Ayyyeee… What’s Goodie Everyone. So I got some tea and it involves the city of Minneapolis and a police budget.
The Minneapolis City Council, voted early Thursday to shift nearly $8 million from next year’s police budget to other city services as part of an effort to “transform” public safety in the city. The controversial plan was approved unanimously as part of the city’s 2021 budget.
The controversial plan was approved unanimously as part of the city’s 2021 budget. Minneapolis Mayor Jacob Frey had earlier threatened a veto to the budget, calling the police cuts “irresponsible” as the city confronts an unprecedented wave of violence and scores of police officer departures since George Floyd’s death that have left the department struggling to respond to emergencies.
But then in a statement, Frey praised the council for removing language that would have permanently shrunk the size of the force by about 130 officers in what he described as a “defining moment for our city.”
Council members who supported the “Safety for All” plan argued the city could no longer tolerate what they described as a broken system of policing and a department that has been resistant to reform. The vote came after contentious public hearings and deeply emotional debate among council members, who have openly struggled to balance concern about historically high crime across Minneapolis against public calls to reform a police department that has long been accused of racism and excessive force, especially against residents who are Black.
The budget fight unfolded six months after Floyd’s death,The 46 year old Black man died after being handcuffed and restrained face down on a South Minneapolis street by police who responded to a 911 call about a counterfeit $20 bill that had been passed at a local convenience store. Following a struggle, then Officer Derek Chauvin pressed his knee into Floyd’s neck for more than nine minutes as the man repeatedly complained of struggling to breathe. which sparked worldwide protests and a national reckoning on issues of race, social justice and policing.
Frey had once proposed a $179 million police budget for 2021, a cut of approximately $14 million from the approved 2020 budget because of declining city revenue related to the coronavirus pandemic. But under the budget approved Thursday, the council would divert $7.7 million from law enforcement to fund alternatives to policing, including mental health crisis teams and additional staffers in the city’s office of violence prevention.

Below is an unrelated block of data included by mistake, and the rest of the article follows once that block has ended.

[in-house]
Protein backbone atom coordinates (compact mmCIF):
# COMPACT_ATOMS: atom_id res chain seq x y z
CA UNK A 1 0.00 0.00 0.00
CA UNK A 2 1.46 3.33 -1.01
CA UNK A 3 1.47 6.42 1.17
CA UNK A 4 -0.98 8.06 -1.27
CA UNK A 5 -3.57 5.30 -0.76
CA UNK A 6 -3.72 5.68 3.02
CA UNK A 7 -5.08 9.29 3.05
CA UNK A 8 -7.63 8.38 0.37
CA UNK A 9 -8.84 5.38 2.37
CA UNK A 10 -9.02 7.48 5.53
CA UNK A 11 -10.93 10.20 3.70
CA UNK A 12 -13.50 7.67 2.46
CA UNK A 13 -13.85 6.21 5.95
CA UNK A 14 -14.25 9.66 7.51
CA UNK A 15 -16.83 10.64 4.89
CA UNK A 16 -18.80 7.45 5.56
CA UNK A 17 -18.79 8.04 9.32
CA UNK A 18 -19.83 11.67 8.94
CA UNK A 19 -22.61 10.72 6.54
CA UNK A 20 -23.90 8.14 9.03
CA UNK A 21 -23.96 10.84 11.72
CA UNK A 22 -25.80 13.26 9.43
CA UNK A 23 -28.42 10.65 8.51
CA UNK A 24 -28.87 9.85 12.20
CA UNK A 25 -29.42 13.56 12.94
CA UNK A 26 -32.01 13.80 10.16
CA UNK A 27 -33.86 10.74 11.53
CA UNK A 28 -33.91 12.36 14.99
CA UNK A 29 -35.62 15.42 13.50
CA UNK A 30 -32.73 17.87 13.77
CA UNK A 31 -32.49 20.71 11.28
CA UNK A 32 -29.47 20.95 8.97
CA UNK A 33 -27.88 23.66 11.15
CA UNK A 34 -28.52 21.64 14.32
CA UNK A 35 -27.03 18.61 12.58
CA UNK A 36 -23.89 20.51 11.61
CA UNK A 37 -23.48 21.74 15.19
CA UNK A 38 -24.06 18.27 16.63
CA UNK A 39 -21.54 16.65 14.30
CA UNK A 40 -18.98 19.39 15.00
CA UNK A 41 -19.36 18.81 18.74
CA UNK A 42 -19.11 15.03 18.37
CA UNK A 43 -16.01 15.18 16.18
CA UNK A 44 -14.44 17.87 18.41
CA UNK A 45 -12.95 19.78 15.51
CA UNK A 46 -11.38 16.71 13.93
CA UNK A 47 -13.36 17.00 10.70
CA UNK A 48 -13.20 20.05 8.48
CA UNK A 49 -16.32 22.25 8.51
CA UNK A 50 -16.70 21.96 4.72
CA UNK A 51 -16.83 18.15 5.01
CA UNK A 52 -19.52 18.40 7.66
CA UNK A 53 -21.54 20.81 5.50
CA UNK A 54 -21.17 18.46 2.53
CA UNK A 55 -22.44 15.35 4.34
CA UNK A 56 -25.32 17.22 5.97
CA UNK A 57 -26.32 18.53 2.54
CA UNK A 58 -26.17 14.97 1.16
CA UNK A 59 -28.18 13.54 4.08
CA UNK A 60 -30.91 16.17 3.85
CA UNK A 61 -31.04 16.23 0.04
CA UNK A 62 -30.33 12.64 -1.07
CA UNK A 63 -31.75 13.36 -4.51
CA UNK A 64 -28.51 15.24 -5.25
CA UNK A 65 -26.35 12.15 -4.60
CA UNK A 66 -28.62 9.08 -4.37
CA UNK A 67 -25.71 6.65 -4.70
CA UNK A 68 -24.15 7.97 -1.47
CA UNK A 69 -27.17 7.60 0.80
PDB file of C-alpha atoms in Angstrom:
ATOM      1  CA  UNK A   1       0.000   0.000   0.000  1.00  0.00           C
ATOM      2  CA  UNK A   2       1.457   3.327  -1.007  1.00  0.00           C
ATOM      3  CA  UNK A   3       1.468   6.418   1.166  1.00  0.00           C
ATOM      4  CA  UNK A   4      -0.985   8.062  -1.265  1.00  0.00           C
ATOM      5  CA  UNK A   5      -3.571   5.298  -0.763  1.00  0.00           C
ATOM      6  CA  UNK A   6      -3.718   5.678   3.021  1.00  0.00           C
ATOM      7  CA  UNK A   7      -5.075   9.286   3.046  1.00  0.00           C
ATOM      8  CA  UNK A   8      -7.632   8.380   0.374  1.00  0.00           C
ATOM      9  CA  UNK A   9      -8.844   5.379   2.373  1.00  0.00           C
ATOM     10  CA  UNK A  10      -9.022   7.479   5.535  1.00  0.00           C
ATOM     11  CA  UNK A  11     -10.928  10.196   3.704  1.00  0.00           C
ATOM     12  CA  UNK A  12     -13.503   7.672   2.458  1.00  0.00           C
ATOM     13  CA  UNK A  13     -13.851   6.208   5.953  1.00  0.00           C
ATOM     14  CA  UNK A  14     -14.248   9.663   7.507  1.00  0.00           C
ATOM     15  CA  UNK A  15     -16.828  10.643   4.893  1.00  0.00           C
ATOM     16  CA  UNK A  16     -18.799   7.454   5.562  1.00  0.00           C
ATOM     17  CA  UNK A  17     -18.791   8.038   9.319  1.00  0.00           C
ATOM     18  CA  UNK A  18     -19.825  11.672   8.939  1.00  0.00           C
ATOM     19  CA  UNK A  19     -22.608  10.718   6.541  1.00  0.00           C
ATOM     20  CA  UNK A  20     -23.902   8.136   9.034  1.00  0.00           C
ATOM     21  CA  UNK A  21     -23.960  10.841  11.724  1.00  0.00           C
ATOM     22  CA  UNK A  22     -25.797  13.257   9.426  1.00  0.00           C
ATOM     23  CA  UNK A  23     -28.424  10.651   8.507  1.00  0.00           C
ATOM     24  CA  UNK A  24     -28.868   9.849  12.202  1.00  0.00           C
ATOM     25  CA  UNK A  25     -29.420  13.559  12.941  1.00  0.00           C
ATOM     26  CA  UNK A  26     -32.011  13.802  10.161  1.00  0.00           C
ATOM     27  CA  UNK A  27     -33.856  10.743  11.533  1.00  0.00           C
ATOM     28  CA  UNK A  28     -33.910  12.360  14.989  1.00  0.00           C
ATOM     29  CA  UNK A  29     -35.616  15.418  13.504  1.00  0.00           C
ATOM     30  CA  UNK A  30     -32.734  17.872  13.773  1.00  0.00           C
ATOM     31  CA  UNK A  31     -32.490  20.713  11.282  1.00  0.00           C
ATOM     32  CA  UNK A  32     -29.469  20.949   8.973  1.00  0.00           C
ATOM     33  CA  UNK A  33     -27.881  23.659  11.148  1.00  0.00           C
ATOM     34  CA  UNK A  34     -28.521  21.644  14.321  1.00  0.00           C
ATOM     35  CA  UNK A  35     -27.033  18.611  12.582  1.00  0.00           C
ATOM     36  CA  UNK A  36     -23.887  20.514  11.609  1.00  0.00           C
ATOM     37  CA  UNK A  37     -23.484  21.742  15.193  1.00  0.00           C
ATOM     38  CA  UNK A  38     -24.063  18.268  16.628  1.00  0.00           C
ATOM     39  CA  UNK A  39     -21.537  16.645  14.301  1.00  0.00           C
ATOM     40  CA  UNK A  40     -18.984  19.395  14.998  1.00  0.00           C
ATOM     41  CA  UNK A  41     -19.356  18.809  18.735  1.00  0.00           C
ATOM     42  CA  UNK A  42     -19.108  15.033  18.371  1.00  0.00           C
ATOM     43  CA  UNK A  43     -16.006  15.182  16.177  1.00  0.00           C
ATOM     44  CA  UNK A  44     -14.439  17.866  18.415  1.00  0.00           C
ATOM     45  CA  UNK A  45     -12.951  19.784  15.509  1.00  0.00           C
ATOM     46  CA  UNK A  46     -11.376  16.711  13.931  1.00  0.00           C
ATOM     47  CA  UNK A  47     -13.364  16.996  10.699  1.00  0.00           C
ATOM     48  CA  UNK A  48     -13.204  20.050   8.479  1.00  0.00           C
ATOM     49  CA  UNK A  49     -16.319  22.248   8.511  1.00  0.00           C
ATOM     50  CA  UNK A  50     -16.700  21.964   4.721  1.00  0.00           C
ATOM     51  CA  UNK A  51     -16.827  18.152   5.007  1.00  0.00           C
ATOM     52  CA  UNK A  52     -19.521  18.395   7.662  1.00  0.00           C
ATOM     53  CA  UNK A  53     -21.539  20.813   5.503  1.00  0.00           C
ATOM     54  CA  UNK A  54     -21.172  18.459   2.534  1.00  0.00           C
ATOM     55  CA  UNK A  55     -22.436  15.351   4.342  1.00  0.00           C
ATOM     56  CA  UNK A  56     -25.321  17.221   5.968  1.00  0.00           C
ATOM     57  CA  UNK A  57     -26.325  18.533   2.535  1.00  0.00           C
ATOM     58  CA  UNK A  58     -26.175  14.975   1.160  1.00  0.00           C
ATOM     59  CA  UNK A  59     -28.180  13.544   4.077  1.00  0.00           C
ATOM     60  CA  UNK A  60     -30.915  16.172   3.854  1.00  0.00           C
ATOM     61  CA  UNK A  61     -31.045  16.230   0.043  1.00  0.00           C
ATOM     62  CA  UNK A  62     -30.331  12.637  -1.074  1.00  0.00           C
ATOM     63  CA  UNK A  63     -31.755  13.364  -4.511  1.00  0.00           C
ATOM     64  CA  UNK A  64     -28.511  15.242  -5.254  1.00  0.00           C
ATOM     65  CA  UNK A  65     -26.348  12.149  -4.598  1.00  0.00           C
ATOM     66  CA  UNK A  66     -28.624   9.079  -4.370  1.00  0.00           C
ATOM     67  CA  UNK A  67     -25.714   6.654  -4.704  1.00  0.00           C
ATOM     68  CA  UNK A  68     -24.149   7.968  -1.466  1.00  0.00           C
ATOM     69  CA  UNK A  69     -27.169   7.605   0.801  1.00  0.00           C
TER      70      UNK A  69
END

$5 million of that money came from cuts to a budget for police overtime a move that Police Chief Medaria Arradondo had strongly discouraged, calling overtime a “necessity” for the department as it copes with staffing shortages and prepares for the trial of the four former police officers charged in Floyd’s death.
Under the budget plan, the council set up an $11.4 million reserve fund that would include about $6 million Frey had budgeted for two future recruiting classes, as well as an additional $5 million for police overtime. The police department would have to get city council approval to access the funds an effort to increase accountability for the department, council members said.
Many invoked Floyd’s police custody death to argue for reduced funding for an agency they said cannot be reformed. Many callers who identified themselves as residents of the South Minneapolis neighborhoods that were burned and destroyed during the civil unrest that erupted after Floyd’s killing blamed police for inflaming the protests and doing little to stop the looting and burning of businesses.
Others accused the council of acting rashly by reducing funding for the department at a crucial moment in the city and without proof that the alternative policing methods it is embracing will work quickly enough to contain the surging crime and violence.